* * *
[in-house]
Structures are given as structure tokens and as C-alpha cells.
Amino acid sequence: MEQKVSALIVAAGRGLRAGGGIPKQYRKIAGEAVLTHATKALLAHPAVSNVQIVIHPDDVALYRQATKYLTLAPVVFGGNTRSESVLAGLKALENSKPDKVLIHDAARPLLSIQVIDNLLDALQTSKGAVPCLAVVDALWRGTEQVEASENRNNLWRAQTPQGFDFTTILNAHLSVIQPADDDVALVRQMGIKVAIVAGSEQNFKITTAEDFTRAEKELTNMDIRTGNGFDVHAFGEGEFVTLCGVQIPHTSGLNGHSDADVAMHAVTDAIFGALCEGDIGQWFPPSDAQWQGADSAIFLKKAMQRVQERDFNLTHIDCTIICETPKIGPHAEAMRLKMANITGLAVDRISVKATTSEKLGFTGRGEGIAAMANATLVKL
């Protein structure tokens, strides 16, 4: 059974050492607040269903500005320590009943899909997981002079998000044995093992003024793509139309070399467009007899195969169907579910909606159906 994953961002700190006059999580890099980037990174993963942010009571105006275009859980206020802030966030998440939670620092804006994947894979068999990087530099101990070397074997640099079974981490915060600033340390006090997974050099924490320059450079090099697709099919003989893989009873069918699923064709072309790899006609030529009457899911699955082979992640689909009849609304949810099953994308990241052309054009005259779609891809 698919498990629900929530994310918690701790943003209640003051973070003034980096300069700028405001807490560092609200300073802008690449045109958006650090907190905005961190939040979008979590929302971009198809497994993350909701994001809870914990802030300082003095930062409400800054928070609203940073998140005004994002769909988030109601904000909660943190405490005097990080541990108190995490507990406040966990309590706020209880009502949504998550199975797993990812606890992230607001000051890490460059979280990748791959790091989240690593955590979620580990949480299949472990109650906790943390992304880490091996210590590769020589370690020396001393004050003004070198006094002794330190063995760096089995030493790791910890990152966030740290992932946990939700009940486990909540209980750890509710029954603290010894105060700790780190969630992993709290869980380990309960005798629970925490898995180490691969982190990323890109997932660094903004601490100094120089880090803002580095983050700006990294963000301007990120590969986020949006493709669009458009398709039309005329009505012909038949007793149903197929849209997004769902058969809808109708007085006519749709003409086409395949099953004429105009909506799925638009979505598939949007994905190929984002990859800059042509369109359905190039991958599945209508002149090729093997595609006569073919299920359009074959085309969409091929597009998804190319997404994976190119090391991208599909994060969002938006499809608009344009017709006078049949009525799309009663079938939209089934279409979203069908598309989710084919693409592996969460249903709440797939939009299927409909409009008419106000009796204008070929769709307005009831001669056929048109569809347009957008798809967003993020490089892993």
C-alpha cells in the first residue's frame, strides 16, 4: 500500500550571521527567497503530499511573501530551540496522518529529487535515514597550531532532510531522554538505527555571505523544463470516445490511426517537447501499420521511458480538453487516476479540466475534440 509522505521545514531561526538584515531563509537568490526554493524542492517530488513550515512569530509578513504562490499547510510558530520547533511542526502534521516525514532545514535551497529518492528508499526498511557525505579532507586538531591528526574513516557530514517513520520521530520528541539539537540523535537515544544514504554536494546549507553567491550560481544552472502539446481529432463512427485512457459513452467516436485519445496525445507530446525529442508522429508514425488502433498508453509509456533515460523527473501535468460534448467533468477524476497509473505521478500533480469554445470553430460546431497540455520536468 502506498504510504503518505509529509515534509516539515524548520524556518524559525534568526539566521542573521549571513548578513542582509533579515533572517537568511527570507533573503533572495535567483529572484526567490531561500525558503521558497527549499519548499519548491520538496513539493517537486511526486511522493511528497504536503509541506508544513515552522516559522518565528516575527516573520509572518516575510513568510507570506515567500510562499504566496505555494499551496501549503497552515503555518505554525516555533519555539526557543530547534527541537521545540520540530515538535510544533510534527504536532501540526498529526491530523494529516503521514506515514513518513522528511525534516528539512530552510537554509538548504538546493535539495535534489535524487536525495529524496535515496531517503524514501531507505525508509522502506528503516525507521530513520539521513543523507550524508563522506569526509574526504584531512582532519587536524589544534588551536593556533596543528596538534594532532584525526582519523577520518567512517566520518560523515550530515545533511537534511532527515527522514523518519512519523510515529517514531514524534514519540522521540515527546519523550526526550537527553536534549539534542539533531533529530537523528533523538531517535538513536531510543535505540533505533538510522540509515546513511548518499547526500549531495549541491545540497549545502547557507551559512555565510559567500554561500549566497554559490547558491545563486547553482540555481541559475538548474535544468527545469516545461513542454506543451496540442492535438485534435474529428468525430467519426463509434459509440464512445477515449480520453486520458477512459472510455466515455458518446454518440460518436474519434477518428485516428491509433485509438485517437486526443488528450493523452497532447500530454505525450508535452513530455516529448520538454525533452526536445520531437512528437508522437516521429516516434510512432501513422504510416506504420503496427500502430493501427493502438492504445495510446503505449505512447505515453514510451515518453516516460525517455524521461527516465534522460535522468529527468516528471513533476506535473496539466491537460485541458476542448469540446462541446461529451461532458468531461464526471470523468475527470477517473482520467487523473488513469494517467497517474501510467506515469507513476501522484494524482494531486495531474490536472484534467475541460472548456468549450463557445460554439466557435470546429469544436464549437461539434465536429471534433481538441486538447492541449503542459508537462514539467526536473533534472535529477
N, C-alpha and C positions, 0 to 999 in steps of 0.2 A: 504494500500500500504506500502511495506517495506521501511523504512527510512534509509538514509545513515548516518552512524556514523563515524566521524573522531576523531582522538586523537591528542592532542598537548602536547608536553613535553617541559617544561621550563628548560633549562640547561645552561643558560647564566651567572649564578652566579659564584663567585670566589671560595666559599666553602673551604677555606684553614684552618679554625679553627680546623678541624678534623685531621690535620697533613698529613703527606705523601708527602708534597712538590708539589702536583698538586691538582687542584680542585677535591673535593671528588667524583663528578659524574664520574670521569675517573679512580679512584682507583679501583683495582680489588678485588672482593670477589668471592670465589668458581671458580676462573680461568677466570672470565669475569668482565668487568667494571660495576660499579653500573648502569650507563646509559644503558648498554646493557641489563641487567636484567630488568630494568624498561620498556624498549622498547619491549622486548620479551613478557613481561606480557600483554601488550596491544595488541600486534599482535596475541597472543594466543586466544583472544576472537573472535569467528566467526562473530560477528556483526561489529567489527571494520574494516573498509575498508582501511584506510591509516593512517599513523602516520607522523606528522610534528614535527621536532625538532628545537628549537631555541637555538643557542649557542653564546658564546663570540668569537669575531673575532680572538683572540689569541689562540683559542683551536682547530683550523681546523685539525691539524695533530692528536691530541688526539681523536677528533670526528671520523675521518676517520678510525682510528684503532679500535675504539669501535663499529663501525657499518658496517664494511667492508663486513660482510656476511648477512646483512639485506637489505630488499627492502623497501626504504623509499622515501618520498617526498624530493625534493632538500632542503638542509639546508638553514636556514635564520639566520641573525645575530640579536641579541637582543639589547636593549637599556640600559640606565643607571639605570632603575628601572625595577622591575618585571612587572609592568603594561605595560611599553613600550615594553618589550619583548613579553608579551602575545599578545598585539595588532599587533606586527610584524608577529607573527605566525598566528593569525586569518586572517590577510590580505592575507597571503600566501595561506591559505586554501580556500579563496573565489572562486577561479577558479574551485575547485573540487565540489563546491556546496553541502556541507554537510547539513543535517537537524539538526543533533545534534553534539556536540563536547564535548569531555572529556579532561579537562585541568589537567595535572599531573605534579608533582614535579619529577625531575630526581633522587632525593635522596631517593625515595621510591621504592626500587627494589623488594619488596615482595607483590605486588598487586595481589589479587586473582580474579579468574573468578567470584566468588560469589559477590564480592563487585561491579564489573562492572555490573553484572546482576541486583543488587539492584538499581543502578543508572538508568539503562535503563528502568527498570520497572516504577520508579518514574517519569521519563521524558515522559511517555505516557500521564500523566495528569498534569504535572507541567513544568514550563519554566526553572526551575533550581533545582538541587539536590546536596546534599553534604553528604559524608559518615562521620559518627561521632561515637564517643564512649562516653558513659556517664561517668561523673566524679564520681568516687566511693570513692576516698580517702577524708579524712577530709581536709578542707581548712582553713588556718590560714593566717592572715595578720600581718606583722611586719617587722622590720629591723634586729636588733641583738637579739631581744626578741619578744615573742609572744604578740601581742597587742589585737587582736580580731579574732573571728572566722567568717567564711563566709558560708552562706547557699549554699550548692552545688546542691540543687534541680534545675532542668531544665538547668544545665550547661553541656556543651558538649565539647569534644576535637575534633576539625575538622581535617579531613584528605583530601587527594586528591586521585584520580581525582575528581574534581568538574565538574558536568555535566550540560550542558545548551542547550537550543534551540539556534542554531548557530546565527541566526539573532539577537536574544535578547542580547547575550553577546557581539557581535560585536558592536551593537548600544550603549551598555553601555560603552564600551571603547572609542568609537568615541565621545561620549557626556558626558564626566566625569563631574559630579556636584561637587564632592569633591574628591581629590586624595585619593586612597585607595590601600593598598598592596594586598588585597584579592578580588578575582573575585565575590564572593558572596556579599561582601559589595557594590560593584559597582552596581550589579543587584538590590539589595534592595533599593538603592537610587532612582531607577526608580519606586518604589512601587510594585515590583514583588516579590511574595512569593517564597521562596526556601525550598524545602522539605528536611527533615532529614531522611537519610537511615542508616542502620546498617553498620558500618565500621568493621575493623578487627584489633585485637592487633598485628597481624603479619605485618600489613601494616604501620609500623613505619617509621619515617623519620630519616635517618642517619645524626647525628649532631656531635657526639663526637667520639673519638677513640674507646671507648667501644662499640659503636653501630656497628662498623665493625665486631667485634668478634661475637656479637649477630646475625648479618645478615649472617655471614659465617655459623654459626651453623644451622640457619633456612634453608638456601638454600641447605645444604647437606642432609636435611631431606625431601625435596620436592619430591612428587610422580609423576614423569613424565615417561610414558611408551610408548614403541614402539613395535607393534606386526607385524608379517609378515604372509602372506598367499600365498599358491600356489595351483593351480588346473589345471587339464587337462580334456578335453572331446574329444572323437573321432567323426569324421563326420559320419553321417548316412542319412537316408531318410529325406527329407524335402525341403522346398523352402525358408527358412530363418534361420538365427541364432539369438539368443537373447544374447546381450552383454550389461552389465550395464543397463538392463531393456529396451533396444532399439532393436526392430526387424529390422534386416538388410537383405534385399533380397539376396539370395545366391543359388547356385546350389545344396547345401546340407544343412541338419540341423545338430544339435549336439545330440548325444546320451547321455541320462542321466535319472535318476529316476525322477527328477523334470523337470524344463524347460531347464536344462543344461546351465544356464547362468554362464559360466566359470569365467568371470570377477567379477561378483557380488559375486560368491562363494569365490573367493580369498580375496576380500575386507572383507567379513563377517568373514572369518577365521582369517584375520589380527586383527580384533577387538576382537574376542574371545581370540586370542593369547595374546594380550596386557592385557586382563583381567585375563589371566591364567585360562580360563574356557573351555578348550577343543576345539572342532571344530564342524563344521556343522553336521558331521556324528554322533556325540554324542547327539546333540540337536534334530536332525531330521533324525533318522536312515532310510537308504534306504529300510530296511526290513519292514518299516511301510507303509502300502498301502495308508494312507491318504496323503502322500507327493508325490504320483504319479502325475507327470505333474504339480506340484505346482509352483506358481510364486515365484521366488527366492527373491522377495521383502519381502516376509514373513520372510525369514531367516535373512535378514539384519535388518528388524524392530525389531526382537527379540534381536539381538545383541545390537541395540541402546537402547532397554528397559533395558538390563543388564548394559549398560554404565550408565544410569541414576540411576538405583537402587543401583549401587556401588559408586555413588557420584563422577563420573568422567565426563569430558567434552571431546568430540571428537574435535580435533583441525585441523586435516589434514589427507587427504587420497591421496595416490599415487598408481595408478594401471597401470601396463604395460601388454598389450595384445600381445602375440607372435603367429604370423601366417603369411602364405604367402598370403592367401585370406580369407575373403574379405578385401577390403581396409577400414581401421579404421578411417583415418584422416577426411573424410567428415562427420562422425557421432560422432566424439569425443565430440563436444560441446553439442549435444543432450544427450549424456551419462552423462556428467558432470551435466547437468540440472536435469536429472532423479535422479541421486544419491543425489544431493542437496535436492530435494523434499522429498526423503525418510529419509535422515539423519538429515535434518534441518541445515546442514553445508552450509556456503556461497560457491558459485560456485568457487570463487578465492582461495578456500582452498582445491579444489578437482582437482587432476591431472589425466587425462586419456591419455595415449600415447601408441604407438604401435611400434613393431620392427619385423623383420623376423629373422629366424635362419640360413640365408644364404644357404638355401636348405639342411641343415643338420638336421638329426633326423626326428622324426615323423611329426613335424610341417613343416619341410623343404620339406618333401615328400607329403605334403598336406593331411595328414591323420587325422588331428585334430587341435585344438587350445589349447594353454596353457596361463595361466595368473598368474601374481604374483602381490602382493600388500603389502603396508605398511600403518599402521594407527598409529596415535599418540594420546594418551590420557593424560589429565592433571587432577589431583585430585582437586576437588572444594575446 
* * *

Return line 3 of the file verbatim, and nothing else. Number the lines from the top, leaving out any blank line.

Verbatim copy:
Amino acid sequence: MEQKVSALIVAAGRGLRAGGGIPKQYRKIAGEAVLTHATKALLAHPAVSNVQIVIHPDDVALYRQATKYLTLAPVVFGGNTRSESVLAGLKALENSKPDKVLIHDAARPLLSIQVIDNLLDALQTSKGAVPCLAVVDALWRGTEQVEASENRNNLWRAQTPQGFDFTTILNAHLSVIQPADDDVALVRQMGIKVAIVAGSEQNFKITTAEDFTRAEKELTNMDIRTGNGFDVHAFGEGEFVTLCGVQIPHTSGLNGHSDADVAMHAVTDAIFGALCEGDIGQWFPPSDAQWQGADSAIFLKKAMQRVQERDFNLTHIDCTIICETPKIGPHAEAMRLKMANITGLAVDRISVKATTSEKLGFTGRGEGIAAMANATLVKL